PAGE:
Suitable biomedical waste (BMW) disposal is important, from the public health perspective, and executing it is actually a challenging errand. The World Health Organization (WHO) reports that health-care wastes are the ones produced by health-care activities including an expansive scope of materials, from utilized needles and syringes to soiled dressings, body parts, diagnostic samples, blood, chemical substances, pharmaceuticals, medical gadgets, and radioactive materials. According to the Government of India periodical, “bio-medical waste” is characterized as any waste, which is created during the diagnosis, treatment, or immunization of human beings or animals or research activities pertaining thereto or in the production or testing of biological or in health camps.
India’s pollution watchdog, the Central Pollution Control Board (CPCB), has released rules for taking care of, treatment and safe disposal of biomedical waste generated during treatment, diagnosis, and quarantine of patients confirmed or suspected to have the novel coronavirus disease (COVID-19).
Despite the fact that India previously had Bio-Medical Waste Management Rules, 2016, the CPCB guidelines were released to guarantee that the waste generated explicitly during testing of people and treatment of COVID-19 patients is discarded in a scientific manner. Biomedical waste, as indicated by the current biomedical waste principles, is any waste that is generated during the diagnosis, treatment, or immunization of human beings, animals or research exercises, and so forth. It could be human tissues, items contaminated with blood, body fluids like dressings, plaster casts, cotton swabs, beddings contaminated with blood or body fluid, blood bags, needles, syringes, or any other contaminated sharp object.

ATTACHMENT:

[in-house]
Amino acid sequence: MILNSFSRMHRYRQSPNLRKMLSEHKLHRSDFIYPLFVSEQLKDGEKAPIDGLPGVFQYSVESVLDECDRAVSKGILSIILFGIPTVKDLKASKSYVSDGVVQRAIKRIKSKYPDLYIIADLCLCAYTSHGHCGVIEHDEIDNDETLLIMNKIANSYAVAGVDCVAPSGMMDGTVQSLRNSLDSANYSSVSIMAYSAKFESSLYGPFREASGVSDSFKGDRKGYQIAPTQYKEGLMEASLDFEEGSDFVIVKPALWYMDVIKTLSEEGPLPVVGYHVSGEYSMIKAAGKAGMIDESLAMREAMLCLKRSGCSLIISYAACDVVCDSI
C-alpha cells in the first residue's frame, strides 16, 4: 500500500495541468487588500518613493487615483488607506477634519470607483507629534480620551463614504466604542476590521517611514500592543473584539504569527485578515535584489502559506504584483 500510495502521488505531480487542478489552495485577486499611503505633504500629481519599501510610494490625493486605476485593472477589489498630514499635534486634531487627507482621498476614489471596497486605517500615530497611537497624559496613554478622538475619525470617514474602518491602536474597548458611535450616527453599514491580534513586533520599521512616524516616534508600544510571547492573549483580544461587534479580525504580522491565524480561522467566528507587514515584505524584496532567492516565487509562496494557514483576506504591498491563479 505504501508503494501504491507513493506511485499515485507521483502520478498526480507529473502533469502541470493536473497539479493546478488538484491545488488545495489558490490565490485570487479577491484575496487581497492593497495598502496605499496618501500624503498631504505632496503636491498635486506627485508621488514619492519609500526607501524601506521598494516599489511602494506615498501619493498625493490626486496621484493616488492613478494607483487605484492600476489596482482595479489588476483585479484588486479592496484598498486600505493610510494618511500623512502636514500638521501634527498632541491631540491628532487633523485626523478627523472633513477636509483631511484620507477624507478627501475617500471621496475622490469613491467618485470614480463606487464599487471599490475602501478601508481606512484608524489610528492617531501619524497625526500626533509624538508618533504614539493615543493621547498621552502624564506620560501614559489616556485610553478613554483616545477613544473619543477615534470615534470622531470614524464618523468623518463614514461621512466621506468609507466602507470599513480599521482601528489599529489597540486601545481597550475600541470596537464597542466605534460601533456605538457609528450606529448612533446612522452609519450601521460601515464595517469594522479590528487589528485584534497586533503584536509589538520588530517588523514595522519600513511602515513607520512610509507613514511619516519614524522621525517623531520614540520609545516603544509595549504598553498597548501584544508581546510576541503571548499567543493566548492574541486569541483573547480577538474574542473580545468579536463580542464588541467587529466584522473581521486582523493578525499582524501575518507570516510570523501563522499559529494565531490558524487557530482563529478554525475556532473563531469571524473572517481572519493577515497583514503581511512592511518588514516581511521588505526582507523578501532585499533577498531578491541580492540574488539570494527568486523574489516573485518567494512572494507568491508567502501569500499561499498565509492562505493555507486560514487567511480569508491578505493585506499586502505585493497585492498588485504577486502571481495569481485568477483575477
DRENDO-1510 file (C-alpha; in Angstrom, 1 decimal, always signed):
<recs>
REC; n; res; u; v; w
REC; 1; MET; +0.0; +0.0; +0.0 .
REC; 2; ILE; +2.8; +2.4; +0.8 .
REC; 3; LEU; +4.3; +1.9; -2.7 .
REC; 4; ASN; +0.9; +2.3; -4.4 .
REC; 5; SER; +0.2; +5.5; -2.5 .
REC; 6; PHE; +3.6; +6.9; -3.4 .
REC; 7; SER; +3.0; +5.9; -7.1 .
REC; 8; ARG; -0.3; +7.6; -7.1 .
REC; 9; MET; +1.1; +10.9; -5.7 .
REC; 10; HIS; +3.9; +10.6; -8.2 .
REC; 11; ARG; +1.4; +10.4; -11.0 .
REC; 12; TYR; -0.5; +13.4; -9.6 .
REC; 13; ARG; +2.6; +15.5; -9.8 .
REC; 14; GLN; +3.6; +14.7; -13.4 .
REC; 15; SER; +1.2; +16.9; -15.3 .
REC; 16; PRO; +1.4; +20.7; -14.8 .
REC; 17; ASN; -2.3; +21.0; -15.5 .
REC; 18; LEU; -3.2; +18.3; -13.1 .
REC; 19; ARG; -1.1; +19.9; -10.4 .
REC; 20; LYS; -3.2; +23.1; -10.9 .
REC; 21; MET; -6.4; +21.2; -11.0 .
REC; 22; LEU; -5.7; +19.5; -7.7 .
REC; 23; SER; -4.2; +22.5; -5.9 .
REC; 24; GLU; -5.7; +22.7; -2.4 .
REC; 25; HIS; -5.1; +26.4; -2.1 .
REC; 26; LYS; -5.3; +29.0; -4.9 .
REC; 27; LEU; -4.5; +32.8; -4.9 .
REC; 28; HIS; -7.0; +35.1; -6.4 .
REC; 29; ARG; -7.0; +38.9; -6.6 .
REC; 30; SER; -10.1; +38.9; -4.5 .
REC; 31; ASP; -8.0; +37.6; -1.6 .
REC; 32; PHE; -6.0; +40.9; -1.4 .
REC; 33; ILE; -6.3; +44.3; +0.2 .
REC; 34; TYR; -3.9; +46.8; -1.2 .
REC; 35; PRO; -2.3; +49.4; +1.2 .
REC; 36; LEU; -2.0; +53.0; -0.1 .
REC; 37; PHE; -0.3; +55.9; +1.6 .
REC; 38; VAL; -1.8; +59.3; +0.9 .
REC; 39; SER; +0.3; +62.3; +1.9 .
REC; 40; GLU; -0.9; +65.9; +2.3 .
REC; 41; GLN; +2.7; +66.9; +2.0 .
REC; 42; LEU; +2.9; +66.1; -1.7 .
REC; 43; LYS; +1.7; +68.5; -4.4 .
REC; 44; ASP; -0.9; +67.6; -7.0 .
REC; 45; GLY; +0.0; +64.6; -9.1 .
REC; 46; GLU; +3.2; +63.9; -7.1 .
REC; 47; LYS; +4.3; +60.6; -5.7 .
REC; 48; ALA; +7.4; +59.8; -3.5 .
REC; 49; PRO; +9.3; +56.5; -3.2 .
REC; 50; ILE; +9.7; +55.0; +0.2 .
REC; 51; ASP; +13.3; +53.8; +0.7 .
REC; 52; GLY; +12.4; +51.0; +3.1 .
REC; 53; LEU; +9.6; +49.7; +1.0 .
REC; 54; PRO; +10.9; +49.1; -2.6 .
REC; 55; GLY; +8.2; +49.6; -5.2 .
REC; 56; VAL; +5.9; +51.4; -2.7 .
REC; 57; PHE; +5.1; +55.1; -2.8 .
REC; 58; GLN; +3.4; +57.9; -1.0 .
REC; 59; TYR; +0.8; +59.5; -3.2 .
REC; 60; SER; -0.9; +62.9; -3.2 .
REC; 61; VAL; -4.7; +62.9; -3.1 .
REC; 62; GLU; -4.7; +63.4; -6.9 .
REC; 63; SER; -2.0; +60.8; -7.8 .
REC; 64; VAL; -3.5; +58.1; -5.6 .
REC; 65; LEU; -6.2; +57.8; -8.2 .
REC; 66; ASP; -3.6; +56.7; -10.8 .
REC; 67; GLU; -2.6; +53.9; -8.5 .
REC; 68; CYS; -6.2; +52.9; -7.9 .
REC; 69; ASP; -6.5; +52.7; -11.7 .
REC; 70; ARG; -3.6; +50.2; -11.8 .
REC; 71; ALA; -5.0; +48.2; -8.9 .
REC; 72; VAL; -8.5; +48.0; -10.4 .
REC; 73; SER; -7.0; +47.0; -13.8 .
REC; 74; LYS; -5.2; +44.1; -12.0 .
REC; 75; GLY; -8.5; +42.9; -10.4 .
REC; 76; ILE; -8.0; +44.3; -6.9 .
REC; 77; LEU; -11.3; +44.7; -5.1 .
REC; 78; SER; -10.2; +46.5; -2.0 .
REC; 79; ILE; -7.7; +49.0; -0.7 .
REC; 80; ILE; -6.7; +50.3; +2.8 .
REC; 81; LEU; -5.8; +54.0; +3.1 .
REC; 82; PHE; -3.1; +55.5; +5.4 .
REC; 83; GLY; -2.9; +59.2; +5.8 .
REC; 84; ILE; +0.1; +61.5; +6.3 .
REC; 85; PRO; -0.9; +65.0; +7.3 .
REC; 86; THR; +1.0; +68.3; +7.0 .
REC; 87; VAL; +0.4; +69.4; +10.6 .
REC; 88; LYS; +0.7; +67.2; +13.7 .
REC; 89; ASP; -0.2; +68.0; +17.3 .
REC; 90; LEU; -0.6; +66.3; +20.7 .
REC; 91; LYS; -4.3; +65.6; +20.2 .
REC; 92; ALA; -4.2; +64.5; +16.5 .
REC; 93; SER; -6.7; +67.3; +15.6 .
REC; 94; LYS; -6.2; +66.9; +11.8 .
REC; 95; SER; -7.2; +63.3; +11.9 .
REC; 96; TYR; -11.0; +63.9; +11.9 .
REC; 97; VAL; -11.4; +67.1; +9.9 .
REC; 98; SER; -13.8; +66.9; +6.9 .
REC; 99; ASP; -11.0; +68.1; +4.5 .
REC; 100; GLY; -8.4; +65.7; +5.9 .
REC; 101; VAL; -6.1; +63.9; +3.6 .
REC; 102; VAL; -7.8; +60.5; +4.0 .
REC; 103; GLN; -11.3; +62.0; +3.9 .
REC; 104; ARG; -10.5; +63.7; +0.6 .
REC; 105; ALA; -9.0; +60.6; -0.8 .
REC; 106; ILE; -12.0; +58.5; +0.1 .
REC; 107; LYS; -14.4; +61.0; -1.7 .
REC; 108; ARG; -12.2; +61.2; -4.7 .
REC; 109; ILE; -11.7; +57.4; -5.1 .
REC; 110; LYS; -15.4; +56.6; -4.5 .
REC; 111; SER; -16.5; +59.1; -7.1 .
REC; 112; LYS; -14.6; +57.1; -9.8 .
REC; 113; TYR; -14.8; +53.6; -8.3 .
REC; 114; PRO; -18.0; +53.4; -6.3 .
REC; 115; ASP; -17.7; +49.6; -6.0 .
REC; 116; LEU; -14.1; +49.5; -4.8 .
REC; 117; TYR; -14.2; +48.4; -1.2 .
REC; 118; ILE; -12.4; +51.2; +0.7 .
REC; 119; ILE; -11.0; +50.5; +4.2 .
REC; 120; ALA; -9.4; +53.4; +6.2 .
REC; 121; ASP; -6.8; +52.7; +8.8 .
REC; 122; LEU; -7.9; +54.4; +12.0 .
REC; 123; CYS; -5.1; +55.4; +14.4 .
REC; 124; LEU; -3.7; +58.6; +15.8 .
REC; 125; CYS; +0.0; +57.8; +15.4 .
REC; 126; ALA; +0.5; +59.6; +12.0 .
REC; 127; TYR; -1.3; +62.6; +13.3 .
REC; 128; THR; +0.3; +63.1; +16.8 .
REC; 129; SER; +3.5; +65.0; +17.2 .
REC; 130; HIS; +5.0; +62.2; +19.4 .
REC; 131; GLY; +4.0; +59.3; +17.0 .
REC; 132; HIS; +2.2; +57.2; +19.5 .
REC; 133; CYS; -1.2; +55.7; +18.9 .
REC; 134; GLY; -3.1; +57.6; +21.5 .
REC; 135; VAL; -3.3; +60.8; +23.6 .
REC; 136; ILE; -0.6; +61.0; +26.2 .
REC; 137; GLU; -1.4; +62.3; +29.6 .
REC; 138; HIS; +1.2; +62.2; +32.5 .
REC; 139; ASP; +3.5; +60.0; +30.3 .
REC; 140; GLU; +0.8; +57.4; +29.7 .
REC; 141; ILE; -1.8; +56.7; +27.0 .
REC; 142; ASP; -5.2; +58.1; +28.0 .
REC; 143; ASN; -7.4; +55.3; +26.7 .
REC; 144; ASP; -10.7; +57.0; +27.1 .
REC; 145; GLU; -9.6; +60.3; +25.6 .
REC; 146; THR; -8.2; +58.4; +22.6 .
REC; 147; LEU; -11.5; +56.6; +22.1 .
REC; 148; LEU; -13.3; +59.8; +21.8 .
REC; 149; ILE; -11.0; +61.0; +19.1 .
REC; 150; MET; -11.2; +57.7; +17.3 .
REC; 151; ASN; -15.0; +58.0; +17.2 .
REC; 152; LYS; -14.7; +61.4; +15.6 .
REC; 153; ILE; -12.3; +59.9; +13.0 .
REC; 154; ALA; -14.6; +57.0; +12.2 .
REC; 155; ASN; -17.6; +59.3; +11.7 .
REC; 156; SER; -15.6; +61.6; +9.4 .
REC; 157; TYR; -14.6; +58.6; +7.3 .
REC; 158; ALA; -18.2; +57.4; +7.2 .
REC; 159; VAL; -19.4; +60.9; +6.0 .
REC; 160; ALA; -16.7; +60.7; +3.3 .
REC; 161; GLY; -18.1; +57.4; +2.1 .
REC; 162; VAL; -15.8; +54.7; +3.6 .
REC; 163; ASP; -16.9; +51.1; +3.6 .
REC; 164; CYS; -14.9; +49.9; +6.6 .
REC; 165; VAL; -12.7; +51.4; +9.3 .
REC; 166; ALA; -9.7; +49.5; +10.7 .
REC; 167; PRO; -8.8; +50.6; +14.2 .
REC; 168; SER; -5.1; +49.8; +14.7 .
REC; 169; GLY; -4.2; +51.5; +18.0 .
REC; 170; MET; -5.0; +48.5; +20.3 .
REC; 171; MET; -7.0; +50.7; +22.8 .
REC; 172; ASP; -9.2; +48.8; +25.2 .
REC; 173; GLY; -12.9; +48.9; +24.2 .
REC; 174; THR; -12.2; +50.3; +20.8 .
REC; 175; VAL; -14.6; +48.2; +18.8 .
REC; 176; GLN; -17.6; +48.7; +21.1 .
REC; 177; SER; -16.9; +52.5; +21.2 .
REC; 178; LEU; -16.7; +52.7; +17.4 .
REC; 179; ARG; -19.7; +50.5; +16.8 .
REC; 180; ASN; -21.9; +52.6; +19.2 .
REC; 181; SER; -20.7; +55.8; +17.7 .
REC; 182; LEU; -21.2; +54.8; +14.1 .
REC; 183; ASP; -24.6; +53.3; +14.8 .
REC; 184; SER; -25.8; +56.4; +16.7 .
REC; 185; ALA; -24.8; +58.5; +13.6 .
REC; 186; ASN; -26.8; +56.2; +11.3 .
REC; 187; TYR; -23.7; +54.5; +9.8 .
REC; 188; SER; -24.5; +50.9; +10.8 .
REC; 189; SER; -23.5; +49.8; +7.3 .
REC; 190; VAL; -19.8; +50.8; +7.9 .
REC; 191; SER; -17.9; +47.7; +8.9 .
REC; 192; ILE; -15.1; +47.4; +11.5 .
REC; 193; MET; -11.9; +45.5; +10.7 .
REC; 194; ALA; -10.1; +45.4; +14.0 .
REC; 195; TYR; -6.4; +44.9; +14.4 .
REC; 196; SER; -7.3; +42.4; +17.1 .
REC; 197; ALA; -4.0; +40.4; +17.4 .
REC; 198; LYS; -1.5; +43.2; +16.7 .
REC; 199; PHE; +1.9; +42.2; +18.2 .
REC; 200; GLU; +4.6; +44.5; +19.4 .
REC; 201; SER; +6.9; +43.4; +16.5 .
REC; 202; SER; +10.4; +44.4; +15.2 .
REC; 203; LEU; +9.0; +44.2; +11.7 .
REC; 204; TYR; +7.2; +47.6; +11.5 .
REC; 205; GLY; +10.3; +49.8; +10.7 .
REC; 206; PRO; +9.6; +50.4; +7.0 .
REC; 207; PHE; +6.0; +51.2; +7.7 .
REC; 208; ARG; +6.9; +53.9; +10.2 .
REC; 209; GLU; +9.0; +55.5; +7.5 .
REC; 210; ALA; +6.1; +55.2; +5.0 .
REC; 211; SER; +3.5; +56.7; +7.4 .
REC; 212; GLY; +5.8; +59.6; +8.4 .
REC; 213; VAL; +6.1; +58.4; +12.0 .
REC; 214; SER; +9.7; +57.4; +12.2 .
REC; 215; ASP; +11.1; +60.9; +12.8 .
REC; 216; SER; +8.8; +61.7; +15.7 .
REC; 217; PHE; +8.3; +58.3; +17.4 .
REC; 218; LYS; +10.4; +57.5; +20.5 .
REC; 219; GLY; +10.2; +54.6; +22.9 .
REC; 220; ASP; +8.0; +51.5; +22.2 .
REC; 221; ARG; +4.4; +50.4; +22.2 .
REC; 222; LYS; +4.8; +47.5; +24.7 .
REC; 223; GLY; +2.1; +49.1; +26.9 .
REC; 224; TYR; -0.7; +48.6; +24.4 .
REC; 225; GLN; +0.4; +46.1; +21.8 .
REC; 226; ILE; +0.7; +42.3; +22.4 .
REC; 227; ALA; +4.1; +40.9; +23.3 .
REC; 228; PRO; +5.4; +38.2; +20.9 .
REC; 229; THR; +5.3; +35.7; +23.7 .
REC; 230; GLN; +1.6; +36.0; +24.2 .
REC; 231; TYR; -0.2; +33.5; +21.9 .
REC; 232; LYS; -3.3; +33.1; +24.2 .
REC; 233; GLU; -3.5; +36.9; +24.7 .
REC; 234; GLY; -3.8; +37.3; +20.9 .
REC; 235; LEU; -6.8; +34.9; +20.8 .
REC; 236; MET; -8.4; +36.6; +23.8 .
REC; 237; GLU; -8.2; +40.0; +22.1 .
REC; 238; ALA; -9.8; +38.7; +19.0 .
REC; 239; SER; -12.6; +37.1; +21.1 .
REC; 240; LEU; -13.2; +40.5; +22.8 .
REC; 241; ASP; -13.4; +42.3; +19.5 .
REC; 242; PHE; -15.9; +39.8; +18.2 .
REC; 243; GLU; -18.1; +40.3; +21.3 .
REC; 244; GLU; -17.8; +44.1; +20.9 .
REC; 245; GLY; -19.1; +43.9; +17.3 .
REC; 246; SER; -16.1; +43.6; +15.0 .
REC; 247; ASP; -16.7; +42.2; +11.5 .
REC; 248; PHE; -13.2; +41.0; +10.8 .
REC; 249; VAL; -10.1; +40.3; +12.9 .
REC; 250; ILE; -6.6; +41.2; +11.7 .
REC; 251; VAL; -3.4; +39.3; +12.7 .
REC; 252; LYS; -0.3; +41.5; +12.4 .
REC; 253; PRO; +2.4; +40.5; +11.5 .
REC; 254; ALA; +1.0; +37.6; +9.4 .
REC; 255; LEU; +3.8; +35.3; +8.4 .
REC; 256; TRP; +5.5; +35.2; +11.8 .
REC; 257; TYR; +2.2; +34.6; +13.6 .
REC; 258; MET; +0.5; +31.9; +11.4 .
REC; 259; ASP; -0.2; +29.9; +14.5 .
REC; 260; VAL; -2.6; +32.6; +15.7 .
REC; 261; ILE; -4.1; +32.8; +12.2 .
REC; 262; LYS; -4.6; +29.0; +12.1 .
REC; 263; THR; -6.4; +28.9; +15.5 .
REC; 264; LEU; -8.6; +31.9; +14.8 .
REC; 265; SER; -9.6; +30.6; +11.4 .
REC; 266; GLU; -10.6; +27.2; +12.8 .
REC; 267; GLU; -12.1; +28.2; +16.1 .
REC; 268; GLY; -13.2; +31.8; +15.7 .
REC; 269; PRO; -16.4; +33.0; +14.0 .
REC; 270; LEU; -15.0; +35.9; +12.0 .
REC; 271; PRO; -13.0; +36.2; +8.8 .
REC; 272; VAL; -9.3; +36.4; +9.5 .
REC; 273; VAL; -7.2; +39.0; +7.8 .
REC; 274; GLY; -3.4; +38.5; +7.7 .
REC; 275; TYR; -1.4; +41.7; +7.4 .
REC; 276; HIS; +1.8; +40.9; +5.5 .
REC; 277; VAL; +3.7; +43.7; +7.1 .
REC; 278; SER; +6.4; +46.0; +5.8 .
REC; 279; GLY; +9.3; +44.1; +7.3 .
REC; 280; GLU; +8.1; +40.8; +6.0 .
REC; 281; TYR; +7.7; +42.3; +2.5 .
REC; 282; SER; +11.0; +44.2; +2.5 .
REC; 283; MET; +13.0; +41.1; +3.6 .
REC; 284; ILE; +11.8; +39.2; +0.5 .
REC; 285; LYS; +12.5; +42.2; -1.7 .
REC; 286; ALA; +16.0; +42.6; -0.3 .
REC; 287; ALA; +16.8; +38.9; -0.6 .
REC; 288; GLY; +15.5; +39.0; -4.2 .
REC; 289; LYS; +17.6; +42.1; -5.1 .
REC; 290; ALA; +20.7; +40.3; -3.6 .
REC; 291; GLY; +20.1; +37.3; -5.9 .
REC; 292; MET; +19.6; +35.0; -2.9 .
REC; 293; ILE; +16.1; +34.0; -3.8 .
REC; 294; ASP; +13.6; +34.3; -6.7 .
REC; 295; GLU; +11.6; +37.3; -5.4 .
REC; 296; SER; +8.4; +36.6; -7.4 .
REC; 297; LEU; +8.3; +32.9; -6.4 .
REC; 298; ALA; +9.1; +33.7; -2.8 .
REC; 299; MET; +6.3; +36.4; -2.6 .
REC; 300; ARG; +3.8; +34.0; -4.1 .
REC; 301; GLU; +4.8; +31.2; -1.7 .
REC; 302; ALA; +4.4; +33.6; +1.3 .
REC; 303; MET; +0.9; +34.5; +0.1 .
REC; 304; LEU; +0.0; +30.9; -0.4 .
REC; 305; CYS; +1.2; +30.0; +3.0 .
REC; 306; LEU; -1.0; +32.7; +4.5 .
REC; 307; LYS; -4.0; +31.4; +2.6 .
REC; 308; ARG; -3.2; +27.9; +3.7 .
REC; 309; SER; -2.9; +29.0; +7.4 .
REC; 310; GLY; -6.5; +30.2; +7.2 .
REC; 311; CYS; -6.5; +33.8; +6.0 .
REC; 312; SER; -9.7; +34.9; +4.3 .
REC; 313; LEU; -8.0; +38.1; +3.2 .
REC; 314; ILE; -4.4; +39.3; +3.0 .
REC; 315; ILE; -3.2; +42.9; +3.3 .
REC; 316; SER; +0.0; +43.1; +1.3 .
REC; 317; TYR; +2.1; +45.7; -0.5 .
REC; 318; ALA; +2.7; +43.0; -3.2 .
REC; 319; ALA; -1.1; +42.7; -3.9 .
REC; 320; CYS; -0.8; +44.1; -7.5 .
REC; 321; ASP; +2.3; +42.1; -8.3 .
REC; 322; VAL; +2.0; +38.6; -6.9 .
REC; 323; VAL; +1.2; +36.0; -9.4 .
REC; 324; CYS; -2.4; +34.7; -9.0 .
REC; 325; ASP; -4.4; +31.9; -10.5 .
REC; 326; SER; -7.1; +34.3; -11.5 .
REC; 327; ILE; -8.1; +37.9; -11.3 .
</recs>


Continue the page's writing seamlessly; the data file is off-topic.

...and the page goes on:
For isolation wards where COVID-19 patients are kept, the guidelines stressed that, in addition to rules regarding biomedical waste, as a precaution, double-layered bags (two bags) “should be used for the collection of waste to ensure adequate strength and no-leaks.”
“Collect and store biomedical waste separately prior to handing over the same to Common Bio-medical Waste Treatment Facility (CBWTF). Utilize a committed collection bin marked as COVID-19 to store COVID-19 waste and keep separately in a temporary storage room before giving over to the approved staff of the CBWTF. Biomedical waste gathered in such isolation wards can likewise be lifted legitimately from ward into CBWTF collection van,” said the guidelines while looking for a separate record of waste produced from COVID-19 isolation wards.